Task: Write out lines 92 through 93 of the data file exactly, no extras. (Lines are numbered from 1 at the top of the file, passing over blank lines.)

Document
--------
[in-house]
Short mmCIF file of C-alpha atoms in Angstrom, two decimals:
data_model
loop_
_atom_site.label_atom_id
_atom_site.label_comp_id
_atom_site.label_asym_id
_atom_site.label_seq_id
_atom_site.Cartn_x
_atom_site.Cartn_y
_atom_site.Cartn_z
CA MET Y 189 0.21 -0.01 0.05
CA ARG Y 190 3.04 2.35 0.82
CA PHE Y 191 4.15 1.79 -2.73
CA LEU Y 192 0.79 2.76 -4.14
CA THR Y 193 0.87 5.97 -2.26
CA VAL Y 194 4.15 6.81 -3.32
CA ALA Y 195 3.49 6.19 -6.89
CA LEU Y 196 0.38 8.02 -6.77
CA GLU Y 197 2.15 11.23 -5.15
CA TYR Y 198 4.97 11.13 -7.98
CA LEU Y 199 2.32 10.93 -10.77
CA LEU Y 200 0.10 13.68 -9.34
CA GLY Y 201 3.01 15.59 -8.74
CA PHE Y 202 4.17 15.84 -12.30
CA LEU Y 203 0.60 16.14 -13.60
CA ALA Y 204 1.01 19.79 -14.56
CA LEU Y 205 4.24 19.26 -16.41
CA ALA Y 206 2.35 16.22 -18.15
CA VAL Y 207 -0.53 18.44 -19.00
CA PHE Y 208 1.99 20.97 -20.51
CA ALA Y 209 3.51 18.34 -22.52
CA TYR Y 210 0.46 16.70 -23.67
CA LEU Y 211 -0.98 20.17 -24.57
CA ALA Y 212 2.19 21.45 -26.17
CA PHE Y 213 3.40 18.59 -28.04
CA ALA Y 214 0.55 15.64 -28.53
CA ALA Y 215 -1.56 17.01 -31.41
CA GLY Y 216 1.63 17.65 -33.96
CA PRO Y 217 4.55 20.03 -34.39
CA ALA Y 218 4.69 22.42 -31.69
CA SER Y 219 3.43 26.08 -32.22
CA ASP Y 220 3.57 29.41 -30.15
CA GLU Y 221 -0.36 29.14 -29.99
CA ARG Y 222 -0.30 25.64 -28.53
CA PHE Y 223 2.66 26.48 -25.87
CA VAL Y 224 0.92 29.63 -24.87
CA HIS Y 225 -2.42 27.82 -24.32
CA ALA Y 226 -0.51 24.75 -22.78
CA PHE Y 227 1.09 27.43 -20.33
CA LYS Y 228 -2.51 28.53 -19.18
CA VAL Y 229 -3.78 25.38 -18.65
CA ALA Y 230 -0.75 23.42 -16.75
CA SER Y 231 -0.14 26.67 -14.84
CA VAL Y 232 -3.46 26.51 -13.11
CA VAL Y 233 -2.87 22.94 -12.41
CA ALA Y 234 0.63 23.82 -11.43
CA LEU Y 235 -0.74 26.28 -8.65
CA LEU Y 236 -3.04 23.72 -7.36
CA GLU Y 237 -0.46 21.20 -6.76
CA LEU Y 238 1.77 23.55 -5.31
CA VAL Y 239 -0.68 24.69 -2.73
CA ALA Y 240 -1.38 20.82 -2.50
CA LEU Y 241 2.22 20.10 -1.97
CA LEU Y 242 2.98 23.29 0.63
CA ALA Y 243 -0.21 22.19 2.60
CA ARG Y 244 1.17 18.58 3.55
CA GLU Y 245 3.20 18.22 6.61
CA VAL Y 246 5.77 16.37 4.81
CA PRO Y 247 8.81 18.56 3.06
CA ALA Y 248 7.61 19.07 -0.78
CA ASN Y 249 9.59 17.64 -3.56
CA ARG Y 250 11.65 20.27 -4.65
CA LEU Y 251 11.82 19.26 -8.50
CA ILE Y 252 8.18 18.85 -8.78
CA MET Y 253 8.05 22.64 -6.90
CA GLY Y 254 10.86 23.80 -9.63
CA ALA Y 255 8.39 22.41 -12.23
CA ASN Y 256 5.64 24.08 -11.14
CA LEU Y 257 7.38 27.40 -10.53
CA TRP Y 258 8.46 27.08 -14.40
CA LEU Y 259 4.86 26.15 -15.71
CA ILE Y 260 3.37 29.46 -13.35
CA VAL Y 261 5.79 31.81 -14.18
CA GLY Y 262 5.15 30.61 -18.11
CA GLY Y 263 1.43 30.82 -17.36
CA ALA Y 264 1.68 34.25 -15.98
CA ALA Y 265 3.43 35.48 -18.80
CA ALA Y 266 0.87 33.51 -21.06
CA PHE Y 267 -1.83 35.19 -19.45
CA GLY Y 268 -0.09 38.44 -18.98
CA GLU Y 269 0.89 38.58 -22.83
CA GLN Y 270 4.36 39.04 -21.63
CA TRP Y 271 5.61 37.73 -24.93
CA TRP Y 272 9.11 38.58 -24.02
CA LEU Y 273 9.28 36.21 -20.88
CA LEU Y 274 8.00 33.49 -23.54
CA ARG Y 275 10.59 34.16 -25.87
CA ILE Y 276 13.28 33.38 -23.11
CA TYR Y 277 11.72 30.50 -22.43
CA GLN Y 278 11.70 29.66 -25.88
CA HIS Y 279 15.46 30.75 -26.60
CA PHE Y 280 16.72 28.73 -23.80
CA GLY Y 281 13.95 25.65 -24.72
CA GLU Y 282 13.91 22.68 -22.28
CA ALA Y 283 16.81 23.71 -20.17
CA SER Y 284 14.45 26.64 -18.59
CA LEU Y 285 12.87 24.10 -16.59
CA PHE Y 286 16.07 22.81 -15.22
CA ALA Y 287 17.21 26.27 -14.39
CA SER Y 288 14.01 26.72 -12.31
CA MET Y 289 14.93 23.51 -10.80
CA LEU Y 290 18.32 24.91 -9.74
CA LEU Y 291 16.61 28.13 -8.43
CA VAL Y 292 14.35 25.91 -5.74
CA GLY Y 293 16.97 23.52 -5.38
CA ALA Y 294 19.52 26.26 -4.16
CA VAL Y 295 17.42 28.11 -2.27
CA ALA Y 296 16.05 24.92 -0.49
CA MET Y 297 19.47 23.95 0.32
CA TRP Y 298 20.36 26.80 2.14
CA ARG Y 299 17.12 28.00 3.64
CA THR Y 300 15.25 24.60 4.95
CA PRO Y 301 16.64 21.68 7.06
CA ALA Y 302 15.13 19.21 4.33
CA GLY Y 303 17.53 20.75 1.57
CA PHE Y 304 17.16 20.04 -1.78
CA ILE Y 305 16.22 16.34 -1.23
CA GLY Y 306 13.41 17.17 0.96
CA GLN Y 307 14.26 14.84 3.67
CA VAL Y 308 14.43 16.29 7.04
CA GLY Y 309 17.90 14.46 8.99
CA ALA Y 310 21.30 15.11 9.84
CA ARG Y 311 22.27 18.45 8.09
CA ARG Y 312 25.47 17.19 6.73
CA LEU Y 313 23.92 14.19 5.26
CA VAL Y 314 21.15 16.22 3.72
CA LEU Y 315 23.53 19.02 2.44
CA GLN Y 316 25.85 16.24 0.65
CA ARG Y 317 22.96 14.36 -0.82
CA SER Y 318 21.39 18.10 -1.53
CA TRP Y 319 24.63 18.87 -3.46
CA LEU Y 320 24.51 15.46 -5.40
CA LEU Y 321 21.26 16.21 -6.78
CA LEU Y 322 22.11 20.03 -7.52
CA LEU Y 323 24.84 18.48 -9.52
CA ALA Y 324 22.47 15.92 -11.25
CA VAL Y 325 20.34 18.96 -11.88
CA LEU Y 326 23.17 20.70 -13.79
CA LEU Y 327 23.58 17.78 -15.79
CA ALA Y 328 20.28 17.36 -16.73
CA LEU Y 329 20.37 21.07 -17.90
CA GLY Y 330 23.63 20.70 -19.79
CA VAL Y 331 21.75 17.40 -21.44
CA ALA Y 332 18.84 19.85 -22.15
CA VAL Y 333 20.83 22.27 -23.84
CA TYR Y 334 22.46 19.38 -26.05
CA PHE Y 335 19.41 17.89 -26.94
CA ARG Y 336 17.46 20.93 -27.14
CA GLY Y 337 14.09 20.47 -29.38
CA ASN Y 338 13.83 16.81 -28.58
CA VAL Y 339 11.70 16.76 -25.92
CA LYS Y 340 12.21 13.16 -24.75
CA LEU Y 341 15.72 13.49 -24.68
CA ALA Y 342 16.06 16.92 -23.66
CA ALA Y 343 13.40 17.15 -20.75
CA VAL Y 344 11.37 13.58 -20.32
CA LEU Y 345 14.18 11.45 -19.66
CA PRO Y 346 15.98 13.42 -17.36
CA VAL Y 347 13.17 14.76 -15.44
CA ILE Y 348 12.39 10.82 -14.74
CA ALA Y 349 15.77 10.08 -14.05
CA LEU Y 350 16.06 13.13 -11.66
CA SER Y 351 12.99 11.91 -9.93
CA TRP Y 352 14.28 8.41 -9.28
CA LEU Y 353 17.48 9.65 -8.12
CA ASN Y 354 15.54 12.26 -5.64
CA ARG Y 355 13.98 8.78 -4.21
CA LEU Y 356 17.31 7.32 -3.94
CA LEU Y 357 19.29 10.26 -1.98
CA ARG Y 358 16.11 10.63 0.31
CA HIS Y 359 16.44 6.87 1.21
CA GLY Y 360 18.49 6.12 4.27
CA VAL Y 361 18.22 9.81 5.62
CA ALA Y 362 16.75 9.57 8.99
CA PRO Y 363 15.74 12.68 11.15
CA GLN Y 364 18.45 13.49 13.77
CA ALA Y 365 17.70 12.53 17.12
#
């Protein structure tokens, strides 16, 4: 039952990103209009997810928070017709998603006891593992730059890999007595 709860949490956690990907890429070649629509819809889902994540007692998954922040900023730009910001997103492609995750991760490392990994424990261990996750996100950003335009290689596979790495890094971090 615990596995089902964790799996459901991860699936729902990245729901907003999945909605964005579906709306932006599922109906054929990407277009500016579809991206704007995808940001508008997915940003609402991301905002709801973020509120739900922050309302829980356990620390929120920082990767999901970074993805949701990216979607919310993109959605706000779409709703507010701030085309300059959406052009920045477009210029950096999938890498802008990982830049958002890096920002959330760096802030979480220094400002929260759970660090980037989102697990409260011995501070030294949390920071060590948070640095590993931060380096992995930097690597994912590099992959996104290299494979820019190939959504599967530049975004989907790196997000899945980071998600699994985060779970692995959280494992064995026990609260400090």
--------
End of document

CA GLU Y 269 0.89 38.58 -22.83
CA GLN Y 270 4.36 39.04 -21.63